28. Diet History • Information from interview or questionnaire: • Weight (current and usual weight, goals) • Factors affecting appetite and food intake • Typical eating pattern • Disordered eating behaviors (if any) • Education and economic status • Living, cooking/food purchasing arrangements • Medication and dietary supplements • Physical activity

  29. Twenty-Four-Hour Dietary Recalls • Recalls all food and beverages consumed in the previous 24-hour period • Accurate recall includes serving sizes, food preparation methods, and brand names of convenience foods or fast foods • Limitations: • May not be typical intake • Relies on memory • Relies on ability to estimate portion sizes

  30. Food Frequency Questionnaires • Determine typical dietary pattern over a predefined period of time • Include lists of foods with the number of times these foods are eaten • Some assess only qualitative information (typical foods without amounts) • Semiquantitative questionnaires assess specific foods and quantity consumed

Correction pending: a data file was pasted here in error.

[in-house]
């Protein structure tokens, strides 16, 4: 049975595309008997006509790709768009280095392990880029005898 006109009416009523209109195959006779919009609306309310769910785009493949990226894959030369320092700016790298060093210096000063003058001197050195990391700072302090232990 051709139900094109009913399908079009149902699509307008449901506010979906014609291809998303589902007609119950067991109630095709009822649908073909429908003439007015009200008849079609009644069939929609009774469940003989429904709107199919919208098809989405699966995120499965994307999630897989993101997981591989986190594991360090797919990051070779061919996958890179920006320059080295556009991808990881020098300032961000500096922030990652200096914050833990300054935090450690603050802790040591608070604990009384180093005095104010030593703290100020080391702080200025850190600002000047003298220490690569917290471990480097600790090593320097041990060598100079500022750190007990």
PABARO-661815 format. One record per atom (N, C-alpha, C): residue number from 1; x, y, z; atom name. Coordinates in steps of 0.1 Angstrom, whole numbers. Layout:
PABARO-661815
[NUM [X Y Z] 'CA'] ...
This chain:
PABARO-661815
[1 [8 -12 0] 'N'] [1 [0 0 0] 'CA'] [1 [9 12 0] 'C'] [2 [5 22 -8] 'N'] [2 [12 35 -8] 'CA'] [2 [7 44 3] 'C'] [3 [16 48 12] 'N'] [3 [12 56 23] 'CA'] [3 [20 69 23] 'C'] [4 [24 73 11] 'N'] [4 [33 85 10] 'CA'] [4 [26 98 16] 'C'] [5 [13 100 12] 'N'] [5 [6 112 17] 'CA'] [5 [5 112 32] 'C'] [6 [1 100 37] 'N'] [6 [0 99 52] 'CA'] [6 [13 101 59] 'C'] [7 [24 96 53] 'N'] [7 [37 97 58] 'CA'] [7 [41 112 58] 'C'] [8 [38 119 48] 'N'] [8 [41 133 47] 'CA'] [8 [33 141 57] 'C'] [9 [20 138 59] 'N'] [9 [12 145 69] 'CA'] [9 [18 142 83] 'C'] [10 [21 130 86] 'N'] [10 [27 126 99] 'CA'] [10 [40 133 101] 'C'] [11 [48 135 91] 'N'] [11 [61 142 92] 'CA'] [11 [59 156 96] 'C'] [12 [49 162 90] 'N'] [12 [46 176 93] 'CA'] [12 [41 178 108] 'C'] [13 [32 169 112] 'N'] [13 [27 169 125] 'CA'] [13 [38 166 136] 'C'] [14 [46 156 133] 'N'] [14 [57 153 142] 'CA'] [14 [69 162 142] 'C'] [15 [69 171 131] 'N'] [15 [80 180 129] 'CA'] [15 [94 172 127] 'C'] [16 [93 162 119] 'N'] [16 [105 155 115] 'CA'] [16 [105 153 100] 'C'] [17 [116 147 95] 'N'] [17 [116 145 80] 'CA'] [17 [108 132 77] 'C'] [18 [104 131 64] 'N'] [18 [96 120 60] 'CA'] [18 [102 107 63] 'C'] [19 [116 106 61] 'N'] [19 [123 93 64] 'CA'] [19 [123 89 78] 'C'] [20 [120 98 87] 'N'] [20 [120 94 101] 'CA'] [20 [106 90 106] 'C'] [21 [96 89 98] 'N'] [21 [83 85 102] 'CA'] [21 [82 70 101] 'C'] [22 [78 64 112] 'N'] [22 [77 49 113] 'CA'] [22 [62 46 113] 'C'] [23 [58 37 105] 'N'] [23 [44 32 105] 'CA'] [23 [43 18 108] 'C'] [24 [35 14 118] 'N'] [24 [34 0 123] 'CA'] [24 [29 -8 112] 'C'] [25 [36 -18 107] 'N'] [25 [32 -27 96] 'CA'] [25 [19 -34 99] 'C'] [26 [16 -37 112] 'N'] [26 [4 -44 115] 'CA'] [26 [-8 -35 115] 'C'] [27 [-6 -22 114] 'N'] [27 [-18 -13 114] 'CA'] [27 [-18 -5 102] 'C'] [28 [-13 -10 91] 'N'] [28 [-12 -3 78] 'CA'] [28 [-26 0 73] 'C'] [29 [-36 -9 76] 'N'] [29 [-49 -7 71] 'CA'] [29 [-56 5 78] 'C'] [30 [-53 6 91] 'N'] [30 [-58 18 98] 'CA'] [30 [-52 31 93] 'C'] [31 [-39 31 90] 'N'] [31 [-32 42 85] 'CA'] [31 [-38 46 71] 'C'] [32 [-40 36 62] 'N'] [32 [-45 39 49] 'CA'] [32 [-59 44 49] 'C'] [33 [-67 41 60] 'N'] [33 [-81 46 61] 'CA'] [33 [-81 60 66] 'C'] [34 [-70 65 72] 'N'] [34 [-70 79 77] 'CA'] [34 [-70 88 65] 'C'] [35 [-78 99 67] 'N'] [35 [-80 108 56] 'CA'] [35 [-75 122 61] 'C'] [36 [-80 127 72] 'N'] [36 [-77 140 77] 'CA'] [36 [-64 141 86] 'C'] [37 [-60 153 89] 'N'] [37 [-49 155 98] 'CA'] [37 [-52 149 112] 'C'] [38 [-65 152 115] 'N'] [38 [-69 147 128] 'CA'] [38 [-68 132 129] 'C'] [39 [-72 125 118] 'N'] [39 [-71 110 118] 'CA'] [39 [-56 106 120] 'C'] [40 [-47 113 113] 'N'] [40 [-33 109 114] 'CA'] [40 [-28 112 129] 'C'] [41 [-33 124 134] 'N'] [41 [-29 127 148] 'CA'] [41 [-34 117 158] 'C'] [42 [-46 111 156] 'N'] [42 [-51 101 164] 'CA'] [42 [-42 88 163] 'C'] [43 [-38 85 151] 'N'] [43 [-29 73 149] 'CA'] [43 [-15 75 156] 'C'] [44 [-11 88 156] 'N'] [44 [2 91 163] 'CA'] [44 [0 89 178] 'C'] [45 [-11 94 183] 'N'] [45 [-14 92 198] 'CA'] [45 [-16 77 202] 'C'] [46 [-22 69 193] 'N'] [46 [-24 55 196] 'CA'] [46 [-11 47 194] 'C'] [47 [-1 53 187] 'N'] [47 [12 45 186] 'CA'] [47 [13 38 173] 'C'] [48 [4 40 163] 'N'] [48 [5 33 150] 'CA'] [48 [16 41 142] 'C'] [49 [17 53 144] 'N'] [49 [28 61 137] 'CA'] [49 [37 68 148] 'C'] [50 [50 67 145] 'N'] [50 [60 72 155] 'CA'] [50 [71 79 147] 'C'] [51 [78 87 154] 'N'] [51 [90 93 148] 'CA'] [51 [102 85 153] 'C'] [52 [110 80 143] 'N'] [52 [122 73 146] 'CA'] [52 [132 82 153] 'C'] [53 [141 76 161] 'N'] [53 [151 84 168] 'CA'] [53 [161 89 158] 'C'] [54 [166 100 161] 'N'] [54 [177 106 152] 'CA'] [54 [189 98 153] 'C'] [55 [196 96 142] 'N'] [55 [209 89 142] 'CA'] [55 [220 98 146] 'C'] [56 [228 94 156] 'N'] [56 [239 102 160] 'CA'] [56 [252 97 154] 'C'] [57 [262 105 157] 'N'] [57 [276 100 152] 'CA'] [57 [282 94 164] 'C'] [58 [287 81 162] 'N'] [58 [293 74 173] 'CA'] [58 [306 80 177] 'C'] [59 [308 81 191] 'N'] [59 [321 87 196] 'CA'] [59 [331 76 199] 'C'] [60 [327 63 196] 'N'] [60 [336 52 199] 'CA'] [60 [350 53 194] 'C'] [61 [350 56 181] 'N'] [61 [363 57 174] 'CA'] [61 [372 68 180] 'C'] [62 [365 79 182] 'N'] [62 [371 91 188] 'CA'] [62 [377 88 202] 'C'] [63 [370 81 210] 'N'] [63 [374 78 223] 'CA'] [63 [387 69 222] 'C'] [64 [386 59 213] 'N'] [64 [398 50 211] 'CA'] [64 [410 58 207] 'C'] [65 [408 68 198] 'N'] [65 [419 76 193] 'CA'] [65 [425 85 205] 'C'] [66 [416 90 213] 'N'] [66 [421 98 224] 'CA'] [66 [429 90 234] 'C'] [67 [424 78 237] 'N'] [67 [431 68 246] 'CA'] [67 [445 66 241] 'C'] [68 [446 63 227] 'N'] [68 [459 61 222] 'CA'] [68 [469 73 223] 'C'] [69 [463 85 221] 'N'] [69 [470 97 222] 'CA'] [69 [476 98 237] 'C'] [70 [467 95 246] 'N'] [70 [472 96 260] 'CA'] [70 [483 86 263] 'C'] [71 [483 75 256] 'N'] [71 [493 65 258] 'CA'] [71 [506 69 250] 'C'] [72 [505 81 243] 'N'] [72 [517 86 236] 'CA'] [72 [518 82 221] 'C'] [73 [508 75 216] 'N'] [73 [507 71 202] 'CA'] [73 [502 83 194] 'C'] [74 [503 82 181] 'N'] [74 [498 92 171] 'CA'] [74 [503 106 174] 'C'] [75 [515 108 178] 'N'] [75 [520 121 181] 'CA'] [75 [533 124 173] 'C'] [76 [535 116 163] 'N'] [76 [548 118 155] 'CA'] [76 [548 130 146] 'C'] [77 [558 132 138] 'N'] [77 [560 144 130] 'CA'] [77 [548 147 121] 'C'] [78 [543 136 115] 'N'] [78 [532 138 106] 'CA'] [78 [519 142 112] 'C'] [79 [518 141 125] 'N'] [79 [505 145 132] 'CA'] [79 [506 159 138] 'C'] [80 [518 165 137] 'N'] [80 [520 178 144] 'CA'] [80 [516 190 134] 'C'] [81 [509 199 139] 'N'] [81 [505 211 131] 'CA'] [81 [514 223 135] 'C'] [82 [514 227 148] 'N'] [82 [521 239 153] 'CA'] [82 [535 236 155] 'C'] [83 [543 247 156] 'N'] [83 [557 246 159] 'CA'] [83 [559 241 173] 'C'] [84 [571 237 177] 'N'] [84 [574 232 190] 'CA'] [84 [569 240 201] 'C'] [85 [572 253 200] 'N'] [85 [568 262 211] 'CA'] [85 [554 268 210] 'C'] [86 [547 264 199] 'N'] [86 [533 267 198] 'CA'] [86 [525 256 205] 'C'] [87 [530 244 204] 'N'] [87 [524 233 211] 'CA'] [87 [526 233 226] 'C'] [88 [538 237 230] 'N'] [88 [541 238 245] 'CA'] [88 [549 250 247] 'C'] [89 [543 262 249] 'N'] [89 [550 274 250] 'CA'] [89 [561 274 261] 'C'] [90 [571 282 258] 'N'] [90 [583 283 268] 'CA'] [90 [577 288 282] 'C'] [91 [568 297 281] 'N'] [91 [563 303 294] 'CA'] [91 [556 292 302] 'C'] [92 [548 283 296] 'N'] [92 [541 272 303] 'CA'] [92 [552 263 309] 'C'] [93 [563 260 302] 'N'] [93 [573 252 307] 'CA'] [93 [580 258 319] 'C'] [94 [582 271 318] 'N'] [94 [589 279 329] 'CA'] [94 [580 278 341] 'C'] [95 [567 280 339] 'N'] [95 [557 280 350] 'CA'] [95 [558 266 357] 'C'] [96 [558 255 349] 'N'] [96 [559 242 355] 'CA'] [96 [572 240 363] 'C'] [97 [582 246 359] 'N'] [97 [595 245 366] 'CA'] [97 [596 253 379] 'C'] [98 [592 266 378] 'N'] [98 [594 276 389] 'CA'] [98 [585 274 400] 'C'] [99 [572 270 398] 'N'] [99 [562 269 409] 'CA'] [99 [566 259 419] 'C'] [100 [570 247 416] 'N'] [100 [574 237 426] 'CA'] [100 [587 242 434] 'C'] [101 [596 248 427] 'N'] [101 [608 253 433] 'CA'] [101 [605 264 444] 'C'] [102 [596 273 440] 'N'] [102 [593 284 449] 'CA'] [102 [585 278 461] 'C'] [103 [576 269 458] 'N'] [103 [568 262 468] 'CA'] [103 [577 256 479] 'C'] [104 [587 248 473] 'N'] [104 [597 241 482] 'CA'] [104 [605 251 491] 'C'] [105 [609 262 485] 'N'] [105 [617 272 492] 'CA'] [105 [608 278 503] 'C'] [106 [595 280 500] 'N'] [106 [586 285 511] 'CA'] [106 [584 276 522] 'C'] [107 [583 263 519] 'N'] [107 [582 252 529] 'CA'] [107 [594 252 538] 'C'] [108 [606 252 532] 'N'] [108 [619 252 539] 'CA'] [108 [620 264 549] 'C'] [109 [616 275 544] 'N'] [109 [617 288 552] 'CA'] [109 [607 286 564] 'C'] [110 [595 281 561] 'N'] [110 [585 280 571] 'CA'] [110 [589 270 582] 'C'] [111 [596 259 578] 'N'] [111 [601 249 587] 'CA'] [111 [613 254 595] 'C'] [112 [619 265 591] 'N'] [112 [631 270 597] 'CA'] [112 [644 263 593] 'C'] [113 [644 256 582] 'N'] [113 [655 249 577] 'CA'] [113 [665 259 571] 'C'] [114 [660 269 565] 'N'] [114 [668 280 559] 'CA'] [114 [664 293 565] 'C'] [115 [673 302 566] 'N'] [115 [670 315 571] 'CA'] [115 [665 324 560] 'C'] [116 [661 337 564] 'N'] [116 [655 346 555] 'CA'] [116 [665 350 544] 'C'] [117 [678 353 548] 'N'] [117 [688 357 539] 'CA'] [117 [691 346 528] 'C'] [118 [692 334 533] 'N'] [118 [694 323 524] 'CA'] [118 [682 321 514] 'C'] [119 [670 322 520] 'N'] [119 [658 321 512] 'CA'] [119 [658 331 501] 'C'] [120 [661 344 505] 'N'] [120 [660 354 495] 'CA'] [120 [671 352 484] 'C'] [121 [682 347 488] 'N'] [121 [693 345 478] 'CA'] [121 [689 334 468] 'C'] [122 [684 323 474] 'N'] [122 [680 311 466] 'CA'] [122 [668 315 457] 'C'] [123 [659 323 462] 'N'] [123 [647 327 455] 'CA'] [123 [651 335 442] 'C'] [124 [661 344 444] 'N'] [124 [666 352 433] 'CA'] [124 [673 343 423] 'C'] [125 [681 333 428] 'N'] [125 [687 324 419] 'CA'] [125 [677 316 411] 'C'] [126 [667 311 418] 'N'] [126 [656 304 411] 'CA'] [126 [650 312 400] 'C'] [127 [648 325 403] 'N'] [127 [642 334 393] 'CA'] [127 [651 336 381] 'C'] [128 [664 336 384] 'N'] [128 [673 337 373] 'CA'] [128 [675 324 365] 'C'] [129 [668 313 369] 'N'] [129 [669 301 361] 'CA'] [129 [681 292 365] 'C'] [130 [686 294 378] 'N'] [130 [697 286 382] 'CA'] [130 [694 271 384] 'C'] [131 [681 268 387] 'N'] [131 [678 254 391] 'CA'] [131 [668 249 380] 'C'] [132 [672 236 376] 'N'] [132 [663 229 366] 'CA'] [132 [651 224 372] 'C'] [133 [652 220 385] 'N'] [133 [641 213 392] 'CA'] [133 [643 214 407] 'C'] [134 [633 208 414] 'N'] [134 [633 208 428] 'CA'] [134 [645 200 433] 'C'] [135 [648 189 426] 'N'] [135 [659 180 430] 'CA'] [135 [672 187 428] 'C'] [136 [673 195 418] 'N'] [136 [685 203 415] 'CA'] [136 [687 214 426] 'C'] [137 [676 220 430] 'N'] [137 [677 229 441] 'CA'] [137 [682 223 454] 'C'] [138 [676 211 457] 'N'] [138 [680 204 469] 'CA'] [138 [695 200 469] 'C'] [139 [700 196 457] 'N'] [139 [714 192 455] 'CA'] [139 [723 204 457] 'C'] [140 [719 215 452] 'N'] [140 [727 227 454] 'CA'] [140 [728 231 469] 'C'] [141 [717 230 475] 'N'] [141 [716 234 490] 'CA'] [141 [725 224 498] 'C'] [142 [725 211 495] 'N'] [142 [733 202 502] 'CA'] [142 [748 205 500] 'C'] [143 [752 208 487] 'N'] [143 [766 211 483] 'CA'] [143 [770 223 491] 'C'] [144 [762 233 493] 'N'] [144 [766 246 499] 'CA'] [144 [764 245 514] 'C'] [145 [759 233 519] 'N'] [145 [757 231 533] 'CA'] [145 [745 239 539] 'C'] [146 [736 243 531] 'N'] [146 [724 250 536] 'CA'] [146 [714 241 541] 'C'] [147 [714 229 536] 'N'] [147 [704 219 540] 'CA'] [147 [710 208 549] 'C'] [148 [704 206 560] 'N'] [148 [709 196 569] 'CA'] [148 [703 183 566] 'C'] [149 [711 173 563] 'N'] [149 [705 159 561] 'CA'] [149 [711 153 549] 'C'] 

31. Diet Records • List of all foods and beverages consumed over a specific time period (3−7 days) • Improved accuracy when: • Foods are weighed or measured • Labels of convenience foods and supplements are saved • Challenges to accuracy and sufficient detail

  32. Anthropometric Assessment • Common measurements include height, body weight, head circumference in infants, and limb circumference • Require trained personnel and correct tools • Compare standards specific for age/gender • Assess trends in nutritional status/growth

  33. Nutrition Deficiencies • Primary deficiencyoccurs when a person does not consume enough of a nutrient, a direct consequence of inadequate intake • Secondary deficiencyoccurs when: • A person cannot absorb enough of a nutrient in his or her body • Too much of a nutrient is excreted from the body • A nutrient is not utilized efficiently by the body

  34. Deficiency Symptoms • Subclinical deficiency occurs in the early stages; few or no symptoms are observed • Covert symptoms are hidden and require laboratory tests or other invasive procedures to detect • Symptoms of nutrition deficiency that become obvious are overt

  35. Scientific Method To ensure that certain standards and processes are used in evaluating claims, the researcher: • Makes an observation and describes a phenomenon • Proposes a hypothesis (educated guess) to explain the phenomenon • Develops an experimental design to test the hypothesis 4. Collects and analyzes data to support or reject the hypothesis